About this time I started to take my own photographs on a “101 Dalmatians” camera that used 110 film. Photography has been extremely important to me; it has been a way of putting distance between myself and the world I observe. While working on my Bachelor’s Degree in Graphic Design I explored the world of Adobe Creative Suite and now use Photoshop and InDesign to manipulate my photographs to express many different moods and insights. Someone once asked where I got all my models; it’s just me, allowing others a glimpse into a part of myself that I could not otherwise share. The changes I make to my photographs are done in careful layers; I want to experiment with options that alter the world I see, careful not to destroy what lies beneath.


Whitney has been a challenge and a joy since the first day we met her. In 1989, if you were born to a woman who used drugs you might have been labeled a “jittery” baby. In those days they were careful not to accuse addicted moms for fear they would not seek follow-up care for themselves or the baby. Now they take a more enlightened approach and treat such babies as addicts (because they are) and ease them off the drugs with the aid of methadone or similar treatments.

Whitney came into the world addicted to barbiturates and probably many other substances and was forced to quit cold turkey. The jitters, sweats, and inconsolability, among other manifestations of the trauma were very real and very painful. Neuroscience has proven that trauma suffered by a baby before the acquisition of language leaves permanent scars (PTSD), and will have lasting consequences.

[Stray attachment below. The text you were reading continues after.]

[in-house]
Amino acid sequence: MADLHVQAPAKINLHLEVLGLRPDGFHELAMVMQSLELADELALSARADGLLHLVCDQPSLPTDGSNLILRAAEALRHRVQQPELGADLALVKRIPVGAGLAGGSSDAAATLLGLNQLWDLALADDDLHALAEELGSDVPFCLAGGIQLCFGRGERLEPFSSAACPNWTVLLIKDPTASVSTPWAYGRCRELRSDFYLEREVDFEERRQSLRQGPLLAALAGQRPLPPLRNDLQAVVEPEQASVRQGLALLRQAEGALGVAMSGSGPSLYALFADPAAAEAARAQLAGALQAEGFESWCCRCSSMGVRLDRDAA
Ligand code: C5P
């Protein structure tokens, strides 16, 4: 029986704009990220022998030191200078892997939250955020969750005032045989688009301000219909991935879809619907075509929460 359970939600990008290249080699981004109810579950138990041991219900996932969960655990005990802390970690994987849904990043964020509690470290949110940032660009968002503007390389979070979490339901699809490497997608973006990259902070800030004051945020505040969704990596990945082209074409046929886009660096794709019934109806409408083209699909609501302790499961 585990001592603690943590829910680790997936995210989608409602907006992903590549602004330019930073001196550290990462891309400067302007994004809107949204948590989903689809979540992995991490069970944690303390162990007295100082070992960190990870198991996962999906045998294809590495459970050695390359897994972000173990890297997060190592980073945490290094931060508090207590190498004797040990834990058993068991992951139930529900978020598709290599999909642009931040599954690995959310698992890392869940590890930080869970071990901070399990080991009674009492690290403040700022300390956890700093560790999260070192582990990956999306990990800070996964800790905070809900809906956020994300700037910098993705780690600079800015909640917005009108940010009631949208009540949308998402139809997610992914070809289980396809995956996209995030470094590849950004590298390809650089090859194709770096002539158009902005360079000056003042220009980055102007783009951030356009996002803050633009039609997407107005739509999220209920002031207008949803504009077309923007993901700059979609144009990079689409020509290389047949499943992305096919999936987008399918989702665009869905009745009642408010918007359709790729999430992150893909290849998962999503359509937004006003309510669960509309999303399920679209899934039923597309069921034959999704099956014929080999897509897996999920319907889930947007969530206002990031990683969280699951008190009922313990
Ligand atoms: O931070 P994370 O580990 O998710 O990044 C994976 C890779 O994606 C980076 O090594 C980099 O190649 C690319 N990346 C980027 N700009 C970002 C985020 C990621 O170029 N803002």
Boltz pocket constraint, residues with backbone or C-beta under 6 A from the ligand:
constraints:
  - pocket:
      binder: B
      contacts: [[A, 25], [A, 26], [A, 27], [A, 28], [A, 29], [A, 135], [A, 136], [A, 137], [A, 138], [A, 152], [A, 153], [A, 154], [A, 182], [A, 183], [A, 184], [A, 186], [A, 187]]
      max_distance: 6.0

The upside of the stroke and all the rest of it, if I may put a positive spin on it, is that Whitney has an exceptionally creative eye. She sees things in new ways, the beauty in a blossom past it’s prime and the ability to morph it into a butterfly; details of common objects that we have failed to notice. I, like most people can take pretty good pictures, Whitney, unlike most people has the ability to turn the commonplace into an art form.

One of our artists: Katlyn



My name is Katie Pityer. Growing up I have learned to deal with Bipolar Disorder,  a Borderline Personality Disorder, Post Traumatic Stress Disorder, Insomnia and an Eating Disorder. I have learned that Coping Skills need to be a very big part of my life and my recovery. The greatest and most important coping skill, the one that I rely on the most is Art. Whether it’s painting; creating clay; ornaments, figurines and jewelry; making all occasion cards; sun catchers; coloring inspirational coloring books or origami, they have all helped me to understand myself better and keep me on the road to recovery.

Art is the one thing I can immerse myself into and nothing else in the world seems to matter. It gets me through bad days, anxiety and panic attacks and many other unpleasant situations. When I am painting, I want to make it fun and inspirational; whimsy is a big part of everything I do. My clay work is inspired by my favorite things, like animals, items and words. I also like to use the holidays to inspire new and different designs. The cards I create are mostly inspired by the holidays and the people that are close to me. I make them so that each individual can personalize them and add their own special touch.

Art has definitely played a large role in my recovery. It lets me be creative, as well as gives me a way to express myself through my imagination. In fact, I can’t imagine my life without art. Much of my creations are currently available at Indigo Wings Gallery and Gifts at 4601 Monona Drive, Suite 102 and I try to get to the studio there at least one day a week to work.


Ornaments made by Katlyn Pityer


This is the first in a series to introduce our artists. There are many more interesting individuals for you to get to know a little better.

#Indigo Wings, a little background . . .